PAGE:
It should be noted that not all patients with urethral pathology should be considered for creation of PU. In patients with coexistent proximal urethral disease (posterior urethral stenosis or bladder neck contracture), a PU would obviously not relieve obstructive symptoms. In patients with urinary incontinence, creation of a PU could worsen urine leakage by bypassing the stricture, which in many cases comprises the patient’s continence mechanism. In this setting, continuous leakage of urine through a PU is likely to cause wound complications. Additionally, the presence of a PU would make subsequent placement of an artificial urinary sphincter more challenging technically as well as likely increase the risk of complications [10].

31.3 Perineal Urethrostomy Techniques

There are several techniques described to generate a PU and approaches can broadly be divided into two categories: those associated with transection of the urethra and non-transecting techniques.

Non-transecting techniques such as the Johanson and Blandy techniques preserve the urethral plate, and thereby retrograde blood supply from the dorsal penile artery. This may decrease the rate of postoperative complications, specifically stenosis of the neomeatus [11]. Additionally, by maintaining the urethral plate, these techniques allow for the possibility for the urethra to be re-tubularized at a later date. In contrast, advantages of transecting techniques, such as the 7-flap, lotus petal flap, and also augmented PU techniques, are a more complete mobilization of the proximal urethral stump. This facilitates a tension-free anastomosis, especially in patients with increased skin-to-urethra length (e.g., obese patients or patients with very proximal urethral strictures). However, while generally also reversible, the urethral transection and ligation of the distal urethra makes a subsequent reversal a more complex endeavor.

31.3.1 Non-transecting Techniques Johanson Technique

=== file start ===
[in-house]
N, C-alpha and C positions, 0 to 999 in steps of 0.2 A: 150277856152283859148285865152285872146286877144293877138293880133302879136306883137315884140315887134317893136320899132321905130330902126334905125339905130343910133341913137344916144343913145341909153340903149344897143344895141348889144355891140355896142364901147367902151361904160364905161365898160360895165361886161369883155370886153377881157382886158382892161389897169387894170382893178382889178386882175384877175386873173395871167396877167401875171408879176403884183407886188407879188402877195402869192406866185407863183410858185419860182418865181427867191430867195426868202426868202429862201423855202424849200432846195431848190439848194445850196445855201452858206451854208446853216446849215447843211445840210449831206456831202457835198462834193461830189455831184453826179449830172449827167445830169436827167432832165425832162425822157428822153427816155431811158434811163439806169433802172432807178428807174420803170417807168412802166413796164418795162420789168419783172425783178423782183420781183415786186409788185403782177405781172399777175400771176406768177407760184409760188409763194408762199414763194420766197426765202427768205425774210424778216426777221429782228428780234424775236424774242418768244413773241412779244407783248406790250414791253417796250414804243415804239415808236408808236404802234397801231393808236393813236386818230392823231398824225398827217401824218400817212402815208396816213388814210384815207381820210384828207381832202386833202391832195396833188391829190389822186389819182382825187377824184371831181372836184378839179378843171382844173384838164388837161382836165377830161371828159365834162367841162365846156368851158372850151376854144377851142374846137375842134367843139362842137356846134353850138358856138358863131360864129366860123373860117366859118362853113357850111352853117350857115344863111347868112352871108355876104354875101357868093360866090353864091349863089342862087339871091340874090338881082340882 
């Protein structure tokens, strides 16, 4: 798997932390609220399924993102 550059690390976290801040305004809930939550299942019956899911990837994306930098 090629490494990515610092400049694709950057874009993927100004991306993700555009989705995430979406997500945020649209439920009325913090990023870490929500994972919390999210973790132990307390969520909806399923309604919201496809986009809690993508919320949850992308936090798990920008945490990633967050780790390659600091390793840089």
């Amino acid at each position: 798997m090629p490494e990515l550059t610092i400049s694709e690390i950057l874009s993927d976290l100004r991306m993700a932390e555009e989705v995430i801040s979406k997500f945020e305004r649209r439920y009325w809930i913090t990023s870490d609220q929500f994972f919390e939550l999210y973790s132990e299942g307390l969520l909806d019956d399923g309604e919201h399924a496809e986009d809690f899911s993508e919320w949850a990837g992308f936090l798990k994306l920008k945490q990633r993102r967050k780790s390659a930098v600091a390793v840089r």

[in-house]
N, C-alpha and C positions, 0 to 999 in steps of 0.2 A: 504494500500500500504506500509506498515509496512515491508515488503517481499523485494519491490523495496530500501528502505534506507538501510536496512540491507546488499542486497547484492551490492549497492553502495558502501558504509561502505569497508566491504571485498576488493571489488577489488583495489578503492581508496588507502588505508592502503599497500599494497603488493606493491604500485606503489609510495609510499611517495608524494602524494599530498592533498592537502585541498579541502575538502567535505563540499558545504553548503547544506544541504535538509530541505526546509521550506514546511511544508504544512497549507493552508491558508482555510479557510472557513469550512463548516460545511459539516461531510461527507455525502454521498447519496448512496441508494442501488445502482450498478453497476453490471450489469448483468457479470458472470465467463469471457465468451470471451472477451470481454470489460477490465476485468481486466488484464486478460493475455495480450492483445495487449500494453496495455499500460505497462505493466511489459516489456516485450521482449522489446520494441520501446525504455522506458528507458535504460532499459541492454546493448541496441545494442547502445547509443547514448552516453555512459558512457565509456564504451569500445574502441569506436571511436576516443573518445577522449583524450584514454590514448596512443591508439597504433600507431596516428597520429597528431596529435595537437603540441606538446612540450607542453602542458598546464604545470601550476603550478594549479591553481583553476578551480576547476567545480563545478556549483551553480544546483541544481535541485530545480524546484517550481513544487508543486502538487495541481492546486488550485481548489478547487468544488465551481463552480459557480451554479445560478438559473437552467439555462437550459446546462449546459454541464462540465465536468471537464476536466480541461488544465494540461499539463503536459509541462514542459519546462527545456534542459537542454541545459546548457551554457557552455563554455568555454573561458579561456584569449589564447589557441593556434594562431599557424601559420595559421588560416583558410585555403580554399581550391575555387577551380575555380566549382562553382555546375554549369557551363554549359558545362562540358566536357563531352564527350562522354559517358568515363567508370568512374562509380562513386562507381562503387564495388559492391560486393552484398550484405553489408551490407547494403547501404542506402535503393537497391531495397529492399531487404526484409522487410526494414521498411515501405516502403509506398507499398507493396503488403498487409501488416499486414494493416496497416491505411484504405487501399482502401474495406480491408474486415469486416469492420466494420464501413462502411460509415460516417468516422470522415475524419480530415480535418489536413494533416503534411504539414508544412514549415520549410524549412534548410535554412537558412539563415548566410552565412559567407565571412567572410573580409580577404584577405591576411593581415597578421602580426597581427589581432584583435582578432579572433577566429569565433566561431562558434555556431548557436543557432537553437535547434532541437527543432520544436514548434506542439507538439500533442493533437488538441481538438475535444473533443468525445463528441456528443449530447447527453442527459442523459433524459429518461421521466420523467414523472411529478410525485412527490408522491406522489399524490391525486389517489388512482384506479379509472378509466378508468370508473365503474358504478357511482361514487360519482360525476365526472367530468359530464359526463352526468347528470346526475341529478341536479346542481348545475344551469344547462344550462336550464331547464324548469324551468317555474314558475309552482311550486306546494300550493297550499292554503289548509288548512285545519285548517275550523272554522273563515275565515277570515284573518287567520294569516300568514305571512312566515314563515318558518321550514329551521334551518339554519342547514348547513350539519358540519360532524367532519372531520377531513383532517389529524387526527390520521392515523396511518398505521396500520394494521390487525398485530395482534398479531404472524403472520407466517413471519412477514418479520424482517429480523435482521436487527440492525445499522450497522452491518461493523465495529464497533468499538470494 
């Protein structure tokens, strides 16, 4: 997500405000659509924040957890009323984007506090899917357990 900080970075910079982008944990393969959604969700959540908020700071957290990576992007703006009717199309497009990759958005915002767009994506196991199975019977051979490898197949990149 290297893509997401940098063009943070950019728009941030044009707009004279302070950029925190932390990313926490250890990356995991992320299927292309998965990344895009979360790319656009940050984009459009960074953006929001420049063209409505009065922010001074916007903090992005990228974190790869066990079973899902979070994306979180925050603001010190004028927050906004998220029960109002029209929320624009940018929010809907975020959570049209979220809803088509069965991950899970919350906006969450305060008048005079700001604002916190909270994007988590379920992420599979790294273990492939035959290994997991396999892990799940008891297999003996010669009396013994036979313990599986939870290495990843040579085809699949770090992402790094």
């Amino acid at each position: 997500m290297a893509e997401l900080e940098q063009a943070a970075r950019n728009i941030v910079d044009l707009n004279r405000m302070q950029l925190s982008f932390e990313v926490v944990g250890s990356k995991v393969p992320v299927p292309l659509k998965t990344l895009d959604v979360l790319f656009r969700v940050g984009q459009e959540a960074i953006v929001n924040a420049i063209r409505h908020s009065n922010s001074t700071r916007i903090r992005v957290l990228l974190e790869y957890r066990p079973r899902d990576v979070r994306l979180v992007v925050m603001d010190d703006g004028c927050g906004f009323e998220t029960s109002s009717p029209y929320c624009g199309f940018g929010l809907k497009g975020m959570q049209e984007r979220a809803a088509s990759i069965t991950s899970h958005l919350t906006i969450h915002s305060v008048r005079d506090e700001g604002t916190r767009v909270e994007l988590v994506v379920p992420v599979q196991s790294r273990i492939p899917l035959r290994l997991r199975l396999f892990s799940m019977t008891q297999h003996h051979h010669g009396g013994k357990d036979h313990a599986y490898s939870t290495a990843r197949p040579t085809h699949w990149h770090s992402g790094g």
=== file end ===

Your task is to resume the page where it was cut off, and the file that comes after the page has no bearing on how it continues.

Originally described in 1953 as the first-stage of a staged urethroplasty for pendulous urethral strictures, the Johanson technique has been adapted for use in the bulbar urethra for staged procedures as well as for permanent diversion in the form of PU [12]. In principle, the Johanson technique for PU creation involves marsupialization of the urethra to adjacent perineal skin and serves as blue-print of generating a PU as its evolution by the more elaborate techniques discussed below have some elements in common with the Johanson technique.

The patient is placed in a high lithotomy position. A vertical midline incision is made on the perineum extending from the posterior aspect of the scrotum to approximately 1–2 cm anterior to the anus (Fig. 31.1). After exposing the bulbar urethra, a ventral longitudinal urethrotomy is performed and extended proximally until healthy urethra is encountered. An incision of several centimeters is recommended to avoid stenosis of the neomeatus (Fig. 31.2). The presence of proximal urethral strictures, stenoses or bladder neck contractures should be excluded either with calibration to 24-28F or cystoscopically. As significant bleeding of the incised corpus spongiosum can be encountered, the cut edge of the corpus spongiosum can be oversewn with running locked absorbable sutures. The edges of the urethrotomy are then matured to the perineal incision skin edges with interrupted absorbable sutures [1, 8, 13].


Fig. 31.1

Johansen PU : Midline incision over the urethra


Fig. 31.2

Johansen PU : The urethra is opened longitudinally for several centimeters and the skin anastomosed to corpus spongiosum and mucosa

In the event that the urethrostomy cannot be matured to the perineal skin in a tension-free fashion, scrotal skin can be invaginated towards the urethrotomy, with a vertical incision made along the median raphe of the scrotum to be used for stoma maturation [1, 8]. A urethral catheter is placed through the neomeatus but can typically be removed within 1 week .

The Johanson technique is a familiar concept to most reconstructive urologists due to its use as a first-stage approach for staged urethroplasty. However, due to the limited elasticity of the perineal skin, there may be significant tension when maturing the urethrostomy, particularly at the posterior-most aspect. This may predispose the incision to wound dehiscence and subsequent stenosis of the neomeatus. To address this concern, an invaginated scrotal flap as described above should be considered albeit this can be inconvenient for voiding. Alternatively, McKibben describe the utilization of a Z-plasty technique on the inferior aspect of the perineal incision to construct a tension-free urethrostomy with excellent success [14]. Regardless, use of this approach may be best reserved for thin individuals with pliant perineal skin in whom a tension-less anastomosis is more feasible. Blandy Technique [15, 16]

Developed as a modification of the Johanson technique due to high stenosis rate at the proximal apex of the PU, this technique was first described in 1968 [15]. By developing an inverted U-shaped scrotal flap, this approach can be used as a first-stage of a staged urethroplasty or for definitive PU.